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My eyes are red and irritated - What's the deal?


There are many causes for red eyes. Analyzing your symptoms may help you diagnose your problem and potentially reach a solution. If you feel you suffer from one of these conditions, please make an appointment for an evaluation at 661-253-3888.
We can help give you the relief you desire. Here are four common ailments:

Allergies: Allergic conjunctivitis many times presents like dry eyes, but can be a little more severe. Typically, both eyes are involved. Vision clarity is usually not affected. The eyes are typically red, swollen, itchy, with a scant amount of mucous discharge. Symptoms may persist for a longer period of time, as long as the eyes are in contact with the allergen.

Treatment: There are some very good prescription medications that can be used chronically with no side effects. These medications can give you total relief from all symptoms.


Allergic Conjunctivitis

Viral Infection: Typically referred to as "Pink Eye". Usually will affect both eyes. Typically, these eyes exhibit diffuse redness with a lot of swelling on the white part of the eye. The eyes will look glossy, and will tear excessively. Vision may be affected, and the eyes will feel very uncomfortable. Due to the contagious nature of this condition, if children are affected, they should be kept out of contact with their peers.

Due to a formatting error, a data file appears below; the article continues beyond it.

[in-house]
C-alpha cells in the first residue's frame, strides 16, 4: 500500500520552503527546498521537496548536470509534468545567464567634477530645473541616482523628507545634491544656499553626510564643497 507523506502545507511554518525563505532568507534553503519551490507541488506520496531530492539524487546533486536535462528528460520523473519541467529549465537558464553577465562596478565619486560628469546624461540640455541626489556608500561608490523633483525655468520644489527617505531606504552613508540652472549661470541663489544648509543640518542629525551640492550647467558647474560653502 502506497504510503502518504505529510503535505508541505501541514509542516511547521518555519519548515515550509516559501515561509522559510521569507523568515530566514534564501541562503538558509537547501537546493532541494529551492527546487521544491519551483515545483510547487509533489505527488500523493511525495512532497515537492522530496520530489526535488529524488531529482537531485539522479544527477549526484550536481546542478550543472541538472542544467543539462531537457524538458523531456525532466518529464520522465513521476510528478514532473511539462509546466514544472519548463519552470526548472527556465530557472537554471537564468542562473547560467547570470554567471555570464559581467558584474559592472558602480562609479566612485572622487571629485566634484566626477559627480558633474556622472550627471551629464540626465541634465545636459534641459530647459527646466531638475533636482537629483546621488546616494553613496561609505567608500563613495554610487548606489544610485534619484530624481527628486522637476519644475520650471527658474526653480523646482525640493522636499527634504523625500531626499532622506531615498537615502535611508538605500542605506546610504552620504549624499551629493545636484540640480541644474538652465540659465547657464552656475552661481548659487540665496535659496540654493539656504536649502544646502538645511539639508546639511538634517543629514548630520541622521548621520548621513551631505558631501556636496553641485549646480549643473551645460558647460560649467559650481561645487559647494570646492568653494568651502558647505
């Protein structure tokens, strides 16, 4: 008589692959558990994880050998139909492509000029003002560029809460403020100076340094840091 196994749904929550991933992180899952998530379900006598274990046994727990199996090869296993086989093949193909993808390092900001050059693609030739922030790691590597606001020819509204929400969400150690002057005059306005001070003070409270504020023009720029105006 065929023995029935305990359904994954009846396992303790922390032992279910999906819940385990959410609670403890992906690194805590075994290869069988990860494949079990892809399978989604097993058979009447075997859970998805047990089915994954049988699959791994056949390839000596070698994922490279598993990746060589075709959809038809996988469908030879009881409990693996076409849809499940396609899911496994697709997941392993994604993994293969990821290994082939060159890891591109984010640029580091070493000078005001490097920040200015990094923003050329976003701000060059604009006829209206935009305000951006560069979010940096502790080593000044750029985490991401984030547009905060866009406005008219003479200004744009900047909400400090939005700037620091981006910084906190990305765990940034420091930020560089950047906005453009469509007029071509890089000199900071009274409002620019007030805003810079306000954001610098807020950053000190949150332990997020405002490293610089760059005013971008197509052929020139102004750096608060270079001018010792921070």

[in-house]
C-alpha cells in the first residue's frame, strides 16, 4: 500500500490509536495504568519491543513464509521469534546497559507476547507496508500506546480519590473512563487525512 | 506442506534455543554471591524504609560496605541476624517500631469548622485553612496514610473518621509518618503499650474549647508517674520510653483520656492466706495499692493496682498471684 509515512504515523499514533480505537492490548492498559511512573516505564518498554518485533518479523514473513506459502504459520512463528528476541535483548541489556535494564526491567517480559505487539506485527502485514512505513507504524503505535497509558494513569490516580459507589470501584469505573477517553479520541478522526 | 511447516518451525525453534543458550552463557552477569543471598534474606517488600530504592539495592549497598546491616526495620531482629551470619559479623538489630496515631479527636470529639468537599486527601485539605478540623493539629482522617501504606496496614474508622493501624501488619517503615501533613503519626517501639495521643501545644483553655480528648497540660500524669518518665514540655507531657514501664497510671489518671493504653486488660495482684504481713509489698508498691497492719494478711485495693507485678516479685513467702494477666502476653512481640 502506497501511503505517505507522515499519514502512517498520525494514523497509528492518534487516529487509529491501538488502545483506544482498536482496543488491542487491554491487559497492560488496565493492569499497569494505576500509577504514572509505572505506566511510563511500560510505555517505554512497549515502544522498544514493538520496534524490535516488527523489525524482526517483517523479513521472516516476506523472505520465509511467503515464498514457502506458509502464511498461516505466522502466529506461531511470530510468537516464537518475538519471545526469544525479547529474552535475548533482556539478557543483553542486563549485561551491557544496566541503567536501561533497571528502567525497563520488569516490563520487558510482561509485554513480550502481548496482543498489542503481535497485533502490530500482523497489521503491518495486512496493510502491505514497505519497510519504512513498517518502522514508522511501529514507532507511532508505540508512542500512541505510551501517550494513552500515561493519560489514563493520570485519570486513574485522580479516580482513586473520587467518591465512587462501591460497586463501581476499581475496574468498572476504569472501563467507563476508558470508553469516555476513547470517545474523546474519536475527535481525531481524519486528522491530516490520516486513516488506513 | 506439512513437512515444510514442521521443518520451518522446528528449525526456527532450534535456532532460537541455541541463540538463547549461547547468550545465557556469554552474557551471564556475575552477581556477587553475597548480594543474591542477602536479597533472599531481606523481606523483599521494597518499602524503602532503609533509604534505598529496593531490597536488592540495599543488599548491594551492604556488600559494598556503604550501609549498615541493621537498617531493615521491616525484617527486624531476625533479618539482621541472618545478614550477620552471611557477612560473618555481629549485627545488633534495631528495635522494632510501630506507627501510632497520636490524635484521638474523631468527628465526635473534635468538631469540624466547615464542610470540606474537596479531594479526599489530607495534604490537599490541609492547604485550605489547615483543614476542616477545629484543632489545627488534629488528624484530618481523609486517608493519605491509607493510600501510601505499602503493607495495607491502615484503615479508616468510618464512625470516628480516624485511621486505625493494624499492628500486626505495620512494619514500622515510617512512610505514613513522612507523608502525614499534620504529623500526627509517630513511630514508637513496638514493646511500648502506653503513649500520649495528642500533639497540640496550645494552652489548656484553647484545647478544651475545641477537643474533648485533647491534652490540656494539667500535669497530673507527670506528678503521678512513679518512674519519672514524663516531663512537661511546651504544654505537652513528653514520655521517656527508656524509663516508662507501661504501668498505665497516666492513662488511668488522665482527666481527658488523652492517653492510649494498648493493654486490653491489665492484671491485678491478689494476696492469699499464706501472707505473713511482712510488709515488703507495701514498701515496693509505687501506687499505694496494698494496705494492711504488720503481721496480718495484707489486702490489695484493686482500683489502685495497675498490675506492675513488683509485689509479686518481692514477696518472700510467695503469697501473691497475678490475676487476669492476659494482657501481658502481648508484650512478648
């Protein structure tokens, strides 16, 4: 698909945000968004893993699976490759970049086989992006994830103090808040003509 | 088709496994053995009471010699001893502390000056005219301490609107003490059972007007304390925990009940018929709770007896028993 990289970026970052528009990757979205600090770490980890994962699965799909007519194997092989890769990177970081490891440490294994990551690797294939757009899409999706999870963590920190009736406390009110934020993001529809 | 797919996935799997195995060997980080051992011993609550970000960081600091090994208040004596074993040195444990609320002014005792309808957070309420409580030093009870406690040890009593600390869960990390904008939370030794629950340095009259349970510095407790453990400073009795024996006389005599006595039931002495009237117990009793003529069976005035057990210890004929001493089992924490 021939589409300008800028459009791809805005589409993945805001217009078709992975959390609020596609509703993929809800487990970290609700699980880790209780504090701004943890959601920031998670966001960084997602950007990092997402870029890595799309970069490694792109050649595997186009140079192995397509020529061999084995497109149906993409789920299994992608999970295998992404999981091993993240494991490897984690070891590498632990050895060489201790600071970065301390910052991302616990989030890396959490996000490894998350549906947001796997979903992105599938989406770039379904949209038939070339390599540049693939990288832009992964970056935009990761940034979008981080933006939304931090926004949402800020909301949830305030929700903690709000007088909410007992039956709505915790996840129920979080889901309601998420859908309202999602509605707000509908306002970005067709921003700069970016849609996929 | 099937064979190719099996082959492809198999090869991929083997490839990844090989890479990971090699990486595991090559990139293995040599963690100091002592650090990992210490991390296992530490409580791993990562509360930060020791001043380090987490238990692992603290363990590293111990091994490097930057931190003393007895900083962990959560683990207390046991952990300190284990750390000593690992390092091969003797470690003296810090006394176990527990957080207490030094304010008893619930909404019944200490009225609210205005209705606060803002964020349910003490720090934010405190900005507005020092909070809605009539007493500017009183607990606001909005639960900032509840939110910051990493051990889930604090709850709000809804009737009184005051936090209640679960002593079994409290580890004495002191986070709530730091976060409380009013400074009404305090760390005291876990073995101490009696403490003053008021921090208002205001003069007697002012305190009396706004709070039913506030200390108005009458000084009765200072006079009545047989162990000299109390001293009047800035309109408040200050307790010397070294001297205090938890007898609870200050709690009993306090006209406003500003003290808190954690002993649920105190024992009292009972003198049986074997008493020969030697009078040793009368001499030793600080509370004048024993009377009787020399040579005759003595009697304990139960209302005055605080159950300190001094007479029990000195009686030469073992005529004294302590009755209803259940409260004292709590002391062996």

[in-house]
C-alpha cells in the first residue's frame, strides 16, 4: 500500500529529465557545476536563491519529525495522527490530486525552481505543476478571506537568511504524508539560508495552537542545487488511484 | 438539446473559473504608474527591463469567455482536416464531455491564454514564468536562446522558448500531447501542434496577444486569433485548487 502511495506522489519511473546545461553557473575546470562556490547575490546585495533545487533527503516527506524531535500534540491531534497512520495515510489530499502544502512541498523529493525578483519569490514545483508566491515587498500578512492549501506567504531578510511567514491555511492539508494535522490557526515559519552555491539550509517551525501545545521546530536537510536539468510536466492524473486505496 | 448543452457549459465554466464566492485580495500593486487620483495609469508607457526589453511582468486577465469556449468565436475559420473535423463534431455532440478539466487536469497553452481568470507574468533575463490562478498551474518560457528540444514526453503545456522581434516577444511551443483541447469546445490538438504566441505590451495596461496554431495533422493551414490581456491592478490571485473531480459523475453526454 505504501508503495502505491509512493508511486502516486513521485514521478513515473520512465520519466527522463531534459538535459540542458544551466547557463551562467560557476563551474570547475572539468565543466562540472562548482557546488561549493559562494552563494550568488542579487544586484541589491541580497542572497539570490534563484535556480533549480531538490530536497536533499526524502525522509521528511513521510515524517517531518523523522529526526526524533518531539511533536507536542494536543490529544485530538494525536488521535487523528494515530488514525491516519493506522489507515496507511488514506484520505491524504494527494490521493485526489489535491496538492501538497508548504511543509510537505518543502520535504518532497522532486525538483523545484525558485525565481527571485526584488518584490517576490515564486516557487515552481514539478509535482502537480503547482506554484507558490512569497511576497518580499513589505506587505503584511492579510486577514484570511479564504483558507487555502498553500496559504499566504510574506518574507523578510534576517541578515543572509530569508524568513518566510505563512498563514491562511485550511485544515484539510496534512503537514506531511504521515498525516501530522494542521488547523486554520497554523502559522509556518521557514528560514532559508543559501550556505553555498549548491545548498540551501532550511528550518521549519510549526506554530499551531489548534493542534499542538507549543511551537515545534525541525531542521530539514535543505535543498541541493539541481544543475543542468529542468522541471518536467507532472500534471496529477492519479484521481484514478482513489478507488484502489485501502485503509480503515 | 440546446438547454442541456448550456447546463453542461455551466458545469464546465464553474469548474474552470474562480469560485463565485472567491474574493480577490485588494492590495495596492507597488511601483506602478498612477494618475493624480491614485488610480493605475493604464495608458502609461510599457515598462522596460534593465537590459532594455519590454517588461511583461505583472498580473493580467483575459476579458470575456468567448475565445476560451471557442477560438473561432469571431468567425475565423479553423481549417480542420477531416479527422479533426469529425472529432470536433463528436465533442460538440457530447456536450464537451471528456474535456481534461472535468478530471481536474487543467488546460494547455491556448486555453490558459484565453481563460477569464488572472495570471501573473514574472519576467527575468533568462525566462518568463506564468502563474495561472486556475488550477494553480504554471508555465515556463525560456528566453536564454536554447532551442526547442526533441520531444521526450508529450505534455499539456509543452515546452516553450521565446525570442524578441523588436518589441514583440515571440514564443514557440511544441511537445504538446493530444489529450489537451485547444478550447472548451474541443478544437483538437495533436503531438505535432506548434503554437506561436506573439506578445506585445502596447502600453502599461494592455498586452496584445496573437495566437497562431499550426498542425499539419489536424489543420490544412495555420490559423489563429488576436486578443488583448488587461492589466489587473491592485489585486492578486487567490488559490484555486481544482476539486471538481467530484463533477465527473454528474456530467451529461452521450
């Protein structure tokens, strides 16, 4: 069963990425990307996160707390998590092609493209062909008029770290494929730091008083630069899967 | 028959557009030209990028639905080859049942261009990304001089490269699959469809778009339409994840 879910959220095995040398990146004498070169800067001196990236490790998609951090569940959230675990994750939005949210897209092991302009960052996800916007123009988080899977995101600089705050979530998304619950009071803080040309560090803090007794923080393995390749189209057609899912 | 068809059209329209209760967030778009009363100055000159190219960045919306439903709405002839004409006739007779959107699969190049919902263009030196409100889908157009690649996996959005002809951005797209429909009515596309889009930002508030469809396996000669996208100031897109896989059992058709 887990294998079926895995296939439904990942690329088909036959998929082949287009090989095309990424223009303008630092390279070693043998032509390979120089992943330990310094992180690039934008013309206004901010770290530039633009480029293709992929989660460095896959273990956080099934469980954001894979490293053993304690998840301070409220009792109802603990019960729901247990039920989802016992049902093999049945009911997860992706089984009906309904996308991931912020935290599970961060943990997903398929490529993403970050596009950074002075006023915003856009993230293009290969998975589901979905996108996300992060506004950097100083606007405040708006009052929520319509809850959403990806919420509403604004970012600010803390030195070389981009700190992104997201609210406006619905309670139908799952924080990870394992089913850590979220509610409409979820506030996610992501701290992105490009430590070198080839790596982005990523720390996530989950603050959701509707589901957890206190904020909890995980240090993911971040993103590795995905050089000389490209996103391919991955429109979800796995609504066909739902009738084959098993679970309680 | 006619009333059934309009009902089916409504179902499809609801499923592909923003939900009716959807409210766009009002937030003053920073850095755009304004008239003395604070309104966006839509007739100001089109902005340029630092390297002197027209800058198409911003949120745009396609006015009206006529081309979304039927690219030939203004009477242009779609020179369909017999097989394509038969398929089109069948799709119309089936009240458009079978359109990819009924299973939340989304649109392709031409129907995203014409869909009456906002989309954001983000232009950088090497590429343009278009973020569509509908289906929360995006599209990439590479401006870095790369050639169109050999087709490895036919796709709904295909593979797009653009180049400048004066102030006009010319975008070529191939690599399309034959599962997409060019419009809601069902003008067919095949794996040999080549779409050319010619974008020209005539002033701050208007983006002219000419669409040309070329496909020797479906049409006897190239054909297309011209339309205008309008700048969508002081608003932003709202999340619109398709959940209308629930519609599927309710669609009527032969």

Treatment: Since there is no real cure for a virus, we try to treat the symptoms, and make the eye feel as comfortable as possible. The condition will usually run its course and be gone in days to weeks.

 

Viral Conjunctivitis
Dryness: In the age of computers and jobs that require more reading, dryness is a very big problem. When we perform these tasks, our blink rate slows down and there is more opportunity for your tear film to evaporate into the air. Dry eyes are typically described as diffusely red, typically both eyes. The person may experience a stinging or burning sensation. Generally, vision clarity remains unchanged, and there is little if any mucous discharge. Contact lens wearers may be less comfortable because there are fewer tears in the eyes to support and cushion their natural movement.

Treatment: Tear replacement therapy with a well known over the counter drop will alleviate your symptoms as well as practicing good visual hygiene, like taking frequent breaks from your computer to look around and allow your blink rate to resume its normal pattern.

Dry Eyes
Bacterial Infection: More common in the contact lens wearing population. Bacterial infection typically will affect one eye at a time. Redness can vary from slight to very severe. Generally you will experience a large amount of mucous discharge, even to the point where the eye will be sealed shut with crusty discharge upon waking. The vision clarity is usually reduced in the affected eye, and the eye will typically be painful and very sensitive to light.

Treatment: Prescription antibiotic drops will clear the condition in a few days. Be sure to remind the practitioner if you have any known allergies to antibiotics at the time of the visit. The person, if a contact lens wearer, should abstain from wearing their contact lenses until treatment is complete.

Bacterial Conjunctivitis

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